The following links are useful to students who are interested in biomass and bioenergy. For more opportunities involving bioenergy educational program opportunities, visit the Great Lakes Bioenergy Research Center: Bioenergy Programs for K–12 and undergraduate students.
The Coloring and Activity Book is designed for children as a fun learning tool to inform them about bioenergy and raise their awareness of alternative fuel sources and renewable energy.
The links below provide biomass and biofuels science fair project ideas:
- What is ethanol and how does it make a car run? This experiment, from Newton's Apple, demonstrates how yeast ferments different types of food.
- Greenhouse Gas Effect: This experiment, from the California Energy Commission, demonstrates how the greenhouse gas effect keeps the earth warm.
- Peanut Power: This experiment, from the California Energy Commission, demonstrates how energy is stored in plants.
- The National Renewable Energy Laboratory (NREL) has renewable energy and energy efficiency educational resources separated by grade level
Undergraduate and Graduate
The links and information below serve as resources for students at the graduate or undergraduate levels, or students who are looking into pursuing a higher degree in a bioenergy field:
- EERE Energy Colleges and Universities for undergraduate and graduate students
- NREL's Biomass Data Resources.
Laboratory analytical procedures (LAPs) are developed in collaboration with NREL. The following NREL and analogous American Society for Testing and Materials laboratory procedures provide tested and accepted methods for performing analyses commonly used in biofuels research. Go to NREL's Standard Biomass Analytical Procedures.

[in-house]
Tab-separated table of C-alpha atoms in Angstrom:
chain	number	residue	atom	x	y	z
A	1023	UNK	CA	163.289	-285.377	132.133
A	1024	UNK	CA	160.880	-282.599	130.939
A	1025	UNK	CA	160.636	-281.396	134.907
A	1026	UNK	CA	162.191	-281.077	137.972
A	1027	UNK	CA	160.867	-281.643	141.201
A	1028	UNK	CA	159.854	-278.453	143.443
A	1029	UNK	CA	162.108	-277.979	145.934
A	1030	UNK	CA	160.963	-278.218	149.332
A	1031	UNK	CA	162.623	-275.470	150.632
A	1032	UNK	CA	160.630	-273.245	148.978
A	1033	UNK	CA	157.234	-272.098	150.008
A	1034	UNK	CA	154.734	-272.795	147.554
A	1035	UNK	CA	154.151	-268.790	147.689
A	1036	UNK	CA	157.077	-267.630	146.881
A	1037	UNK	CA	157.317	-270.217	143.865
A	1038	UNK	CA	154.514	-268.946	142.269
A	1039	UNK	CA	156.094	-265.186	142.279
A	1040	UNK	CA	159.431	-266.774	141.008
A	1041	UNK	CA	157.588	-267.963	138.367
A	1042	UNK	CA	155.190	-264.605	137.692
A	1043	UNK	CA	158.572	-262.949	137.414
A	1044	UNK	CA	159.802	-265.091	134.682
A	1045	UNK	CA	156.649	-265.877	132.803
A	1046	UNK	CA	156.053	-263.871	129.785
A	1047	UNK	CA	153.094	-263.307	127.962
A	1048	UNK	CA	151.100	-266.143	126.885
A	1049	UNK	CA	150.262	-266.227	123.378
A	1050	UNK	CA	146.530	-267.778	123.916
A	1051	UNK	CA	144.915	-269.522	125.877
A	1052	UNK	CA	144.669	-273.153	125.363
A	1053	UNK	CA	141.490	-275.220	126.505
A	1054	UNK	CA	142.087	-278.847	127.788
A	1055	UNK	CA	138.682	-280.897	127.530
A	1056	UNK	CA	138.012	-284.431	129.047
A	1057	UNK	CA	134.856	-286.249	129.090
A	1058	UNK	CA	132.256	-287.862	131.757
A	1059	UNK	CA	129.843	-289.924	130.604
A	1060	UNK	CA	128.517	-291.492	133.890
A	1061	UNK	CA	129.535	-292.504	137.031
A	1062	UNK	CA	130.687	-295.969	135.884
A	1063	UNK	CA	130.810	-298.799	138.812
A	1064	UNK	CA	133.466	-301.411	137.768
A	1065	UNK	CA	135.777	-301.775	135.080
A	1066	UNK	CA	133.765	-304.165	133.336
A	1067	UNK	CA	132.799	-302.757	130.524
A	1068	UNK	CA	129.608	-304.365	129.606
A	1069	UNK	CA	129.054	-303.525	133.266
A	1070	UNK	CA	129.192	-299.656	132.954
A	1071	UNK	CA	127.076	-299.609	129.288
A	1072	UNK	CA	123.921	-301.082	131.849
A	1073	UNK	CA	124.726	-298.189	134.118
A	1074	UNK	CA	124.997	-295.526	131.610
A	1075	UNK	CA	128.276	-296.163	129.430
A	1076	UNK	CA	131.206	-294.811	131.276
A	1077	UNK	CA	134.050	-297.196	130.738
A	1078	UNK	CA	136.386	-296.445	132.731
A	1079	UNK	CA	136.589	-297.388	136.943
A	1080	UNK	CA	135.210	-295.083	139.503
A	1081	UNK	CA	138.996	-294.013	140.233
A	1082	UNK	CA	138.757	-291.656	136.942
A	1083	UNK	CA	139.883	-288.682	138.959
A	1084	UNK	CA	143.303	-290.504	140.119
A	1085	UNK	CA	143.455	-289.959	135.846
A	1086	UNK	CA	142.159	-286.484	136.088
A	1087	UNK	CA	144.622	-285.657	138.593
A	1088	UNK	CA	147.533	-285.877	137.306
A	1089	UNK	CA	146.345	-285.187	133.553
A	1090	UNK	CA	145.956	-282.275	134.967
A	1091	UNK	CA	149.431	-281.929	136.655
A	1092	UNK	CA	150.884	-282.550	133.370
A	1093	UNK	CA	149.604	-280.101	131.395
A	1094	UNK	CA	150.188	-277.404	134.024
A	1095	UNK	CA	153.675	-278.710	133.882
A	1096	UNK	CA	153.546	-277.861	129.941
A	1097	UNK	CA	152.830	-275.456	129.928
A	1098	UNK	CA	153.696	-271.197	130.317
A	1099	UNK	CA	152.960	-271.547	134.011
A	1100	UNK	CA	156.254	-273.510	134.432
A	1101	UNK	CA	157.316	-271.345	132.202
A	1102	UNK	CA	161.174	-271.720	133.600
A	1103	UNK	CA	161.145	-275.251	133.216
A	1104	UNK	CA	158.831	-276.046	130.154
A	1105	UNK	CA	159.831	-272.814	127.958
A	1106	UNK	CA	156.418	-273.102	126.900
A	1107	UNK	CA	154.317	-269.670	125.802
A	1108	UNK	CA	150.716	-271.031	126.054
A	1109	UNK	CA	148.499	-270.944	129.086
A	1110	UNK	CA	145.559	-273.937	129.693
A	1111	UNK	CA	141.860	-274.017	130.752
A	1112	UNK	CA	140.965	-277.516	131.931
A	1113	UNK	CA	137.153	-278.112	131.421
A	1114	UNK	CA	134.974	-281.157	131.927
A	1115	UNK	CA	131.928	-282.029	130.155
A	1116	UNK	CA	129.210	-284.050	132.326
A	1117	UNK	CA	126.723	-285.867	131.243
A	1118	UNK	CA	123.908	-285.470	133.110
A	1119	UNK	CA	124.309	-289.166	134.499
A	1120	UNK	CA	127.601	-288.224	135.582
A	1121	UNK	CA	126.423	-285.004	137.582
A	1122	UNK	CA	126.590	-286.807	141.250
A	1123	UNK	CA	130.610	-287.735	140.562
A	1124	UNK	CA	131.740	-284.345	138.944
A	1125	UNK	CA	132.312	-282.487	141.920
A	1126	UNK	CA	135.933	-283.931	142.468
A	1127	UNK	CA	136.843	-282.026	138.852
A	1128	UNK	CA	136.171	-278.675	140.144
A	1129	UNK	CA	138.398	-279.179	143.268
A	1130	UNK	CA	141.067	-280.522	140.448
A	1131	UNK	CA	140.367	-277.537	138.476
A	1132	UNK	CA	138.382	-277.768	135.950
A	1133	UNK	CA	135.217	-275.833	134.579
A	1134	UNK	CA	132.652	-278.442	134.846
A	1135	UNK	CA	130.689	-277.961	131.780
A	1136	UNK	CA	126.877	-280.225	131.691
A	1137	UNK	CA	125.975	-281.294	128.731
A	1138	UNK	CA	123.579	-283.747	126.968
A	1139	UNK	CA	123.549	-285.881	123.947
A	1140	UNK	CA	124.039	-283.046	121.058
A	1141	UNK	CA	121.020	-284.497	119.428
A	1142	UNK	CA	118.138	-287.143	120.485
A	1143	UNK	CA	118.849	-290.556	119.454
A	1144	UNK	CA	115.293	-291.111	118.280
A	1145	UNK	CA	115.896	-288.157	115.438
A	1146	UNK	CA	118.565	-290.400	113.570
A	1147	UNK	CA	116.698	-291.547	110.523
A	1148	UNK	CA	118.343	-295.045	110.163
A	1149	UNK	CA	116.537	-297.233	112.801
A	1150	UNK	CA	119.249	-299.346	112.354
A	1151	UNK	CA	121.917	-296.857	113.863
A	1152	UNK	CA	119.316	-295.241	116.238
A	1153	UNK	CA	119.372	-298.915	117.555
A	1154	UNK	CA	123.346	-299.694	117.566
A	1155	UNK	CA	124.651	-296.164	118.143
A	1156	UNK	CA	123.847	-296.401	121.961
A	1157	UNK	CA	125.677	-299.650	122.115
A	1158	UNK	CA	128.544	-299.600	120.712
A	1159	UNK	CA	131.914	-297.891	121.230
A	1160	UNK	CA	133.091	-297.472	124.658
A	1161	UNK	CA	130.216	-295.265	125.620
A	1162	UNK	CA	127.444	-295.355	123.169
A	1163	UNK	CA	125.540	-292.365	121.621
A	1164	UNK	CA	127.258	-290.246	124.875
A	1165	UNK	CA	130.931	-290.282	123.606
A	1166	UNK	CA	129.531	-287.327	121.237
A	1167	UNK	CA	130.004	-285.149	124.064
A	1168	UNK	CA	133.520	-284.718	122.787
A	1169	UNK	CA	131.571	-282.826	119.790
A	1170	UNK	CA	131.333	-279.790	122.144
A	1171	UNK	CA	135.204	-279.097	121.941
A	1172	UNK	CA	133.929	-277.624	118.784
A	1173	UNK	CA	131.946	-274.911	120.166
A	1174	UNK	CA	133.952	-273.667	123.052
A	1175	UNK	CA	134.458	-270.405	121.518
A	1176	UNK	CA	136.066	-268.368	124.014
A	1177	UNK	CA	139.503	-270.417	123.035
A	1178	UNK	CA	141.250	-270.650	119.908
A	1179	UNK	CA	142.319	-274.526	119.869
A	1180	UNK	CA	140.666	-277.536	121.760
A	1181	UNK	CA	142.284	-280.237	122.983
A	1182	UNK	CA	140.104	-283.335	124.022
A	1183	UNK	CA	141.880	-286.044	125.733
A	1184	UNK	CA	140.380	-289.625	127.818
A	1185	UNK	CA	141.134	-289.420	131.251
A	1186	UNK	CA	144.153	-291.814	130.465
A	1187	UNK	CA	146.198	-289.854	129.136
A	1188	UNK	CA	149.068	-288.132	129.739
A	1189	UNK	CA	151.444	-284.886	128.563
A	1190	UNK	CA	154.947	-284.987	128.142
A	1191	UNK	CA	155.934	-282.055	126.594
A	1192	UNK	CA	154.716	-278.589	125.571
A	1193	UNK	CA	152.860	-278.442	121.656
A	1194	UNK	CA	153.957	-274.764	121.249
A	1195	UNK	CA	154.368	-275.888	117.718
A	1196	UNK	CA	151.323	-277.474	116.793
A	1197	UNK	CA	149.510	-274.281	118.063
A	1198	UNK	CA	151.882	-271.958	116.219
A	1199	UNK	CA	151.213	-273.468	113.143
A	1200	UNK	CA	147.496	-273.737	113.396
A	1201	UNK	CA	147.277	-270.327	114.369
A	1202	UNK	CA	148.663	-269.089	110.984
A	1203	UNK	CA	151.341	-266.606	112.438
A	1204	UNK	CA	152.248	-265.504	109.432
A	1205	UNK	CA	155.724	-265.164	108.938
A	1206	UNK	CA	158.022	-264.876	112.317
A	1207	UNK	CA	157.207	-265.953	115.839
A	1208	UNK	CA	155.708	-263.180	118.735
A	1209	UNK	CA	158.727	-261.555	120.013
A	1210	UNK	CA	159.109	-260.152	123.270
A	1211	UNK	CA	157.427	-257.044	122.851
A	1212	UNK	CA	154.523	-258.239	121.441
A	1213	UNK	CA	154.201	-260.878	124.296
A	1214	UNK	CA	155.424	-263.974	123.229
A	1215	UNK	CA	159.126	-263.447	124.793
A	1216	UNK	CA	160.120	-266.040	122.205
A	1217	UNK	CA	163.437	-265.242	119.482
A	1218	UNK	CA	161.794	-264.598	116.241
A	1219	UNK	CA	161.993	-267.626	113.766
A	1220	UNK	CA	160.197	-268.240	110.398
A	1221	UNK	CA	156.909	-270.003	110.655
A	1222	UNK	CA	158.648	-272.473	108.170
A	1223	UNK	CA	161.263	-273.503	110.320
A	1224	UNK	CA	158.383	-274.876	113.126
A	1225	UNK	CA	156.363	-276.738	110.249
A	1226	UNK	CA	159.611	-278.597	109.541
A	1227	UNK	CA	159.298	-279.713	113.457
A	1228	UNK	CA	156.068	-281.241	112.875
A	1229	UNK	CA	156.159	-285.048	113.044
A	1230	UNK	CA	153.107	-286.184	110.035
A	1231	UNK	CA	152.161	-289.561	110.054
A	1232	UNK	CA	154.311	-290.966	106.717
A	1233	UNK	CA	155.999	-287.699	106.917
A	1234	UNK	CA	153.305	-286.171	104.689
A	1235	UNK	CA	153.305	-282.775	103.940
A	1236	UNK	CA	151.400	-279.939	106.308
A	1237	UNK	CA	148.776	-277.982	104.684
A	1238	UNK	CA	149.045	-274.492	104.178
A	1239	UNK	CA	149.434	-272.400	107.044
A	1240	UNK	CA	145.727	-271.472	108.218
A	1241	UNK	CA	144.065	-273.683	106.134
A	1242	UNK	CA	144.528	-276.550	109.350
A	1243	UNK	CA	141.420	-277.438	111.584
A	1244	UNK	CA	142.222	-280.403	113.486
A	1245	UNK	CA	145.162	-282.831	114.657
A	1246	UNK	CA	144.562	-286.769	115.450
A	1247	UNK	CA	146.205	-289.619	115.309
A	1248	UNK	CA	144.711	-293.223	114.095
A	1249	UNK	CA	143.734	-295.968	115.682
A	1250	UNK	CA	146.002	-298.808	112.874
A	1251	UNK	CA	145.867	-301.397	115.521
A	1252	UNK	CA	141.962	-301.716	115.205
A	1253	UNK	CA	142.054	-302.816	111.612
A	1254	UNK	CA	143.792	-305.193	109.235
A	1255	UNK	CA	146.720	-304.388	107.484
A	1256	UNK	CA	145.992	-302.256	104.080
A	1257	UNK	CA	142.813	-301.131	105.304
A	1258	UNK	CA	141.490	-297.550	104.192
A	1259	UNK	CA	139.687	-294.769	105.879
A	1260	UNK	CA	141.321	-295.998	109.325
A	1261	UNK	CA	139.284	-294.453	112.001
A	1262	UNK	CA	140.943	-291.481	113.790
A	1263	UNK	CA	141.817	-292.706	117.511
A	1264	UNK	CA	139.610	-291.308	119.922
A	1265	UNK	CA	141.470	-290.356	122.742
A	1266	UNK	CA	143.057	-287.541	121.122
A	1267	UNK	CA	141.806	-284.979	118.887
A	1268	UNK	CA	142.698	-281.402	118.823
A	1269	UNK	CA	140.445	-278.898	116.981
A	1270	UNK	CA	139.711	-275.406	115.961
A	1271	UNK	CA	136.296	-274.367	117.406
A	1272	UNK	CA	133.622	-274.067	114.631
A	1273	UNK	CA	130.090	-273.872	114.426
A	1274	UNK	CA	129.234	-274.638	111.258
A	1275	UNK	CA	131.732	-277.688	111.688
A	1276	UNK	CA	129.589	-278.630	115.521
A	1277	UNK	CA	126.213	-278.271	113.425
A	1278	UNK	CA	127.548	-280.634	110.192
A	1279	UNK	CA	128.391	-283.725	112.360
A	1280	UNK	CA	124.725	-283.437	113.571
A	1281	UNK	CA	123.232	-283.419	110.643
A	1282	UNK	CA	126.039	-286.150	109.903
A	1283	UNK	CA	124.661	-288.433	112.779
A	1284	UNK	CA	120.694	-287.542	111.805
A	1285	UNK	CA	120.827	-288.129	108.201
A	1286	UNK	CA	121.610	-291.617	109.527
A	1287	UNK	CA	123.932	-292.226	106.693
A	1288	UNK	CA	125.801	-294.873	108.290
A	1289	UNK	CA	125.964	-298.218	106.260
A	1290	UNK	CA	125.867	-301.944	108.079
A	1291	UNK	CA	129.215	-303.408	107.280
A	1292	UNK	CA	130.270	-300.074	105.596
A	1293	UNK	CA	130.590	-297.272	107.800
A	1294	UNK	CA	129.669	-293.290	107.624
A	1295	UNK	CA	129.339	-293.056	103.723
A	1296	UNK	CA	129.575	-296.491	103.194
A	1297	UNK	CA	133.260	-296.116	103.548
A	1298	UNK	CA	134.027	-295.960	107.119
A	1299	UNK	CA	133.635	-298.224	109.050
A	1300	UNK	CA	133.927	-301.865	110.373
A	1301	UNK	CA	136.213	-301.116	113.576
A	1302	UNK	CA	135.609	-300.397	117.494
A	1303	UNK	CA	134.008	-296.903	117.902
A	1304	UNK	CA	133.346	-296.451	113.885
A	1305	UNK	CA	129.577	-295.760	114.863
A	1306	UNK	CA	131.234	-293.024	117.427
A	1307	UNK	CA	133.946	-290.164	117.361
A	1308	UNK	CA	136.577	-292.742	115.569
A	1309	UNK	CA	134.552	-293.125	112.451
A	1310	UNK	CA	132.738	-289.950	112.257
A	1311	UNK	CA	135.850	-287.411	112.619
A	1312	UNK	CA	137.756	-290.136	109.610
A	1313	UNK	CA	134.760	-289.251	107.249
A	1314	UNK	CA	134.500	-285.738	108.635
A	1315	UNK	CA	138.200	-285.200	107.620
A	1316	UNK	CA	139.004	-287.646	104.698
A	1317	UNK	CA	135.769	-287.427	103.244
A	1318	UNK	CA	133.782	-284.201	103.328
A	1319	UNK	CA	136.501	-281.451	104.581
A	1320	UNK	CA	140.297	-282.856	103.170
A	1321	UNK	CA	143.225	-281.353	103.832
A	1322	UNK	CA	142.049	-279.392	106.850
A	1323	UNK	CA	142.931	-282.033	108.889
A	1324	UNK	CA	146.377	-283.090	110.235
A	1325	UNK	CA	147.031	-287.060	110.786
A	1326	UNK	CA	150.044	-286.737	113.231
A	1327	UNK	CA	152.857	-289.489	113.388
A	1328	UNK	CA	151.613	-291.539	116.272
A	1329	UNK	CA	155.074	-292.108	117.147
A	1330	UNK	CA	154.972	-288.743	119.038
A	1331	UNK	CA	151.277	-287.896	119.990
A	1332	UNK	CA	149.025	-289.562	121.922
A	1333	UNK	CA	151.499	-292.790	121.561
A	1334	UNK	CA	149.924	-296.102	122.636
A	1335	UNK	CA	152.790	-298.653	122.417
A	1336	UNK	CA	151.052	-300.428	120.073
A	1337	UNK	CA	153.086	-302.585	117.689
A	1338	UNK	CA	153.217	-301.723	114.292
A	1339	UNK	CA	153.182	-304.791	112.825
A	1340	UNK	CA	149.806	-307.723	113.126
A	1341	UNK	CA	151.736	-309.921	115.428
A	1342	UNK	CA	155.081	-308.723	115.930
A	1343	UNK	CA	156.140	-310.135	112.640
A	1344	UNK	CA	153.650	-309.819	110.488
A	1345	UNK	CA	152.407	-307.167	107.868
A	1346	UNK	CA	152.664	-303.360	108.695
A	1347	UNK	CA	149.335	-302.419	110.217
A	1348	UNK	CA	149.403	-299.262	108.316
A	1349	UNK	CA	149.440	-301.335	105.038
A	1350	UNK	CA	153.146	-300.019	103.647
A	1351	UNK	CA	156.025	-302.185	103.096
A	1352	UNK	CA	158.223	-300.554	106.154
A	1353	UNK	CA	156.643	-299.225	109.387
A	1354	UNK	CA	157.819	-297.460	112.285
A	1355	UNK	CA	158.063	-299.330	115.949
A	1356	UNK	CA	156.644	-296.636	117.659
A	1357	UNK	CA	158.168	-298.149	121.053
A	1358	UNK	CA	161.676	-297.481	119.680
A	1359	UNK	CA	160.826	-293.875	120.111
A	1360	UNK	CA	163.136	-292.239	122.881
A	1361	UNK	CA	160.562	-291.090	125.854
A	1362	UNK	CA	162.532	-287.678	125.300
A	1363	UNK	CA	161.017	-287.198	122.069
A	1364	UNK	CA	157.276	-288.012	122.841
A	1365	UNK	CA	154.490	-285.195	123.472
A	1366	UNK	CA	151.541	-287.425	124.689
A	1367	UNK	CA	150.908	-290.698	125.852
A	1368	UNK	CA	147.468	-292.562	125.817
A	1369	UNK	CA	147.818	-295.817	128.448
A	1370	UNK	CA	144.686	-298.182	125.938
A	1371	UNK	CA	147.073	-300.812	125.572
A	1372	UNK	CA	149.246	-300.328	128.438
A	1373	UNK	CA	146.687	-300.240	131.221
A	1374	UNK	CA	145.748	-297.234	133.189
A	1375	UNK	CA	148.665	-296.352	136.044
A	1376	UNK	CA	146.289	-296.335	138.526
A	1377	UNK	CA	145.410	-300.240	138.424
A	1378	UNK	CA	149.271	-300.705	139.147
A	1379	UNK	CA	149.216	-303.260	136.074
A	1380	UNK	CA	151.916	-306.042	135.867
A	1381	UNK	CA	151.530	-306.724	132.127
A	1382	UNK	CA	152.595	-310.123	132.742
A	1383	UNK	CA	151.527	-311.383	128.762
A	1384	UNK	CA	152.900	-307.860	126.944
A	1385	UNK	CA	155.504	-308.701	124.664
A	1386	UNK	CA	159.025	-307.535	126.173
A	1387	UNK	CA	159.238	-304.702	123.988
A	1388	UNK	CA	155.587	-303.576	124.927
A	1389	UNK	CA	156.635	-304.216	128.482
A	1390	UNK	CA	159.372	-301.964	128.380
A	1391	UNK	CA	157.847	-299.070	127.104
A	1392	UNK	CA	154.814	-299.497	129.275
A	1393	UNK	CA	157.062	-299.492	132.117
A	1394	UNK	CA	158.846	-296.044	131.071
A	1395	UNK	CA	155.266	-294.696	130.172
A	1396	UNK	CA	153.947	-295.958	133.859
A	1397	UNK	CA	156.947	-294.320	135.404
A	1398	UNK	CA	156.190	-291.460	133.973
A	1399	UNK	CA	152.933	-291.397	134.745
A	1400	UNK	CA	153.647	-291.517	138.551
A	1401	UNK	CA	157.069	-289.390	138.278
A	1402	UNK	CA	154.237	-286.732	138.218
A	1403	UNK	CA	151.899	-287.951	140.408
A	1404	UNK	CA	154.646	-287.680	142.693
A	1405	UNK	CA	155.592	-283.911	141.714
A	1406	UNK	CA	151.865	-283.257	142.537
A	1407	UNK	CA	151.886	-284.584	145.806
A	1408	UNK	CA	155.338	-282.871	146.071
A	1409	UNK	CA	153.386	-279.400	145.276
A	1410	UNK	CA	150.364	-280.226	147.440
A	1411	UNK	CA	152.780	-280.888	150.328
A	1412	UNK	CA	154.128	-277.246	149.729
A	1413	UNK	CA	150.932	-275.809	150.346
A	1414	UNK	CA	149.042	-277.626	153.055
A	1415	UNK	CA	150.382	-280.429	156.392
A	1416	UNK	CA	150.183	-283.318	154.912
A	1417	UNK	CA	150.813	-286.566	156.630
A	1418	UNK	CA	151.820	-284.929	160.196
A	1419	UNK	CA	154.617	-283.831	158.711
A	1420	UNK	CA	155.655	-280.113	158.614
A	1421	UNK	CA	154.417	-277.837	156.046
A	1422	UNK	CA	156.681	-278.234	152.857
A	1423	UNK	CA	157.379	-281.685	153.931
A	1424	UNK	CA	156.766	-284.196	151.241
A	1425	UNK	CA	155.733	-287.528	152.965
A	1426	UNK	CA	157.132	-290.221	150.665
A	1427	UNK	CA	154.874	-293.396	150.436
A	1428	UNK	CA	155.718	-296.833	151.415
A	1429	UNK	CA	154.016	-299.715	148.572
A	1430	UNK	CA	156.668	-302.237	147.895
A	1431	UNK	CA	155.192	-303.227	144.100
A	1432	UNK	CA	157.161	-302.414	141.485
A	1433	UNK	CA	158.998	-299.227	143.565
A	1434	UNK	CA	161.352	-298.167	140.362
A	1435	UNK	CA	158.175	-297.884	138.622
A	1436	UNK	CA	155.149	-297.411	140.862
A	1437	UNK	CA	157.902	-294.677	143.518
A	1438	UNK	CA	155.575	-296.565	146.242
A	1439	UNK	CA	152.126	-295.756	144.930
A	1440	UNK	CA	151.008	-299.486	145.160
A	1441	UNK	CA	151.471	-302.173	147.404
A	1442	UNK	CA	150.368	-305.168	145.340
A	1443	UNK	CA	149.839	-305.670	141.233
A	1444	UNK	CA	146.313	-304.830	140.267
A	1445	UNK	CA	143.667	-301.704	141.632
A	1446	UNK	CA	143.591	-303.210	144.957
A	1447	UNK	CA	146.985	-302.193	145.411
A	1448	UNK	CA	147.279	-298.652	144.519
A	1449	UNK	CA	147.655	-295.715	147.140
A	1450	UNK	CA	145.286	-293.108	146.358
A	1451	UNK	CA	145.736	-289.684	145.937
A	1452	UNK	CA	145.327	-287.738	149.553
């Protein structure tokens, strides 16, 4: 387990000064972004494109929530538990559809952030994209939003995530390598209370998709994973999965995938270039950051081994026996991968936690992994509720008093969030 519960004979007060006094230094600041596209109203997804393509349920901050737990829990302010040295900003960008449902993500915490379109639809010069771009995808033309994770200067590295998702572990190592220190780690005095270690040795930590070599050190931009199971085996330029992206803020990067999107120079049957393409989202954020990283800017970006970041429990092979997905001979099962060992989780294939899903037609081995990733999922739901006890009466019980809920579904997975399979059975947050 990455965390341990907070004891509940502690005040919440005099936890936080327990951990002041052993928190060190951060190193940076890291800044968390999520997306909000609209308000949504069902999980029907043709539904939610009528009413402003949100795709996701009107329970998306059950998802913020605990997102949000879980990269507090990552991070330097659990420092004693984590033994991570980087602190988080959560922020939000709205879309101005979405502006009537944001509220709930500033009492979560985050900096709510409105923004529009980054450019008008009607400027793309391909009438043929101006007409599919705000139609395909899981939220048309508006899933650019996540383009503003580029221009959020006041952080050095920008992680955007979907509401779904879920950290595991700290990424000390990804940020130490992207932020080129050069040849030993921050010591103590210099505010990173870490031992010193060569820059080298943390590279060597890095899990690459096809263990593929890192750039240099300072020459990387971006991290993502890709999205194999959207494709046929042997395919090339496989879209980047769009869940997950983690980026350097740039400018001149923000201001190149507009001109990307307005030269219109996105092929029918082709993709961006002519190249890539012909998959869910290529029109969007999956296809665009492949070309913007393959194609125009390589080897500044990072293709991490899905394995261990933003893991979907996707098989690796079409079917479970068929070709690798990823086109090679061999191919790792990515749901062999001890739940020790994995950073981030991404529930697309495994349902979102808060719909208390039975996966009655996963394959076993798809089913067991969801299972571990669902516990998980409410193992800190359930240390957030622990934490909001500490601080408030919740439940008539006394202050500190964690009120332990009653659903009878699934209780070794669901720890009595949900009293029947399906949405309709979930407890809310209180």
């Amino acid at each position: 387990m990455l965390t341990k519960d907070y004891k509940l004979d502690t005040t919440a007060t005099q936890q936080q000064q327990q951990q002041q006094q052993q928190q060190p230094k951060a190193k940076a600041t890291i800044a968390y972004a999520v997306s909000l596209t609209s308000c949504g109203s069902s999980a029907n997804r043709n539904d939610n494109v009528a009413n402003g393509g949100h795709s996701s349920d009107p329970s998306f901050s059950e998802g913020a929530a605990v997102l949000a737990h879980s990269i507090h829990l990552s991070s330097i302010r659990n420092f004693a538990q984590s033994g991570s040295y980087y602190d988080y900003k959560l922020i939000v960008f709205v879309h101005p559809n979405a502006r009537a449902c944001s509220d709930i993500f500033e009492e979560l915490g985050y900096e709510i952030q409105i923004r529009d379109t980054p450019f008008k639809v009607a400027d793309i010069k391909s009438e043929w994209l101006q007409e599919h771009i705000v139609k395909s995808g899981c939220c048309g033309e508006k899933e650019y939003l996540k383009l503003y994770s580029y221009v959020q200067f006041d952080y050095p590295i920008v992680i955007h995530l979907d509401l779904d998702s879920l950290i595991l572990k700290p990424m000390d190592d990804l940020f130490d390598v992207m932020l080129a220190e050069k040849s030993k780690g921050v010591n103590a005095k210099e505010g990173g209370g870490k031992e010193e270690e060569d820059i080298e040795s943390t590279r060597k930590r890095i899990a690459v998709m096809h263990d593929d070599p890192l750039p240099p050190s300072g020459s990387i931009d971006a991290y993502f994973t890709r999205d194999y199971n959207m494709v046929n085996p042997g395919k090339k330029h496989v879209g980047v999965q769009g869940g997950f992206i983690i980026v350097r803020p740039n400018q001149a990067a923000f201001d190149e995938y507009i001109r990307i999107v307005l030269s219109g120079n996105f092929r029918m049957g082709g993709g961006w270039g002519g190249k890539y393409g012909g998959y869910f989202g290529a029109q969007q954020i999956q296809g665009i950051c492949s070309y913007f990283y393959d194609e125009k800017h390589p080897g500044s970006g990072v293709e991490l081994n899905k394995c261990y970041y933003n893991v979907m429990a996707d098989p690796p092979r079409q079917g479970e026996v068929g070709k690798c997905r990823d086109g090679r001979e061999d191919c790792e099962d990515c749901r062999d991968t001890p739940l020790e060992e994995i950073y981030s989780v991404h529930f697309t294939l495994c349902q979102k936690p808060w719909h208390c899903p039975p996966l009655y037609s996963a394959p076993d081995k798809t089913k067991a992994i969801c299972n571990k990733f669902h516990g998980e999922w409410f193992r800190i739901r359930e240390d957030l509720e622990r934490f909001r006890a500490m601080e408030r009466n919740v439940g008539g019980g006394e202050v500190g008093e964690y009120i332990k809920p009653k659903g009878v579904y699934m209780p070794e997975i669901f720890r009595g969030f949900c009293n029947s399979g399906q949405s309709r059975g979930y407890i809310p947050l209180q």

A comprehensive list of bioenergy-related trade groups and non-profit organizations can be accessed on the related links page—some of which are highlighted below:
Renewable Fuels Association (RFA): RFA serves as a vital link between the ethanol industry and the federal government, to promote increased production and use of ethanol through supportive policies, regulations, and research and development initiatives.
National Biodiesel Board: This website provides owners of all types of diesel vehicles—from the driver of a diesel passenger vehicle, to a farmer with diesel equipment, to a fleet manager of hundreds of trucks or buses—with facts and other information about biodiesel, such as the location of fueling stations.
National Ethanol Vehicle Coalition (NVEC): NEVC is a non-profit organization that promotes the use of E85. NEVC involves a wide range of organizations, including state and local interest groups, state and local elected officials, ethanol producers, vehicle manufacturers, and many others.
Green Power Network: The network provides a wealth of information for both the research community and those interested in purchasing "green" energy and products. Learn more about green pricing, state policies, recent papers, and upcoming conferences.
The links below are resources for educators teaching bioenergy-related lessons at the K–12 level:
Video on Bioenergy Career Opportunities
Bioenergy: America’s Energy Future is a short documentary film that highlights stories of individuals and companies who are passionate about achieving the promise of biofuels and addressing the challenges of developing a thriving bioeconomy.
K–12 Energy Lesson Plans and Activities
Visit the Office of Energy Efficiency and Renewable Energy's Energy Education page for educational resources, including K–12 bioenergy-related lesson plans and activities.
NREL's Renewable Energy Activities Choices for Tomorrow: A Teacher's Activity Guide for Middle Level Grades 6–8
Bioenergy Lesson Plans
View a PDF of the South Carolina Energy Office's 7–12 bioenergy lesson plans.
Federal Resources for Educators
This site has lesson plans for K–12 educators on bioenergy-related topics.
The links below are resources for those working in or interested in pursuing a career in the bioenergy industry:
The emerging bioeconomy is improving U.S. energy security, addressing environmental challenges, and boosting U.S. technology leadership—while creating new industries and jobs. Check out the Green Jobs fact sheet to learn more about job opportunities in the bioeconomy.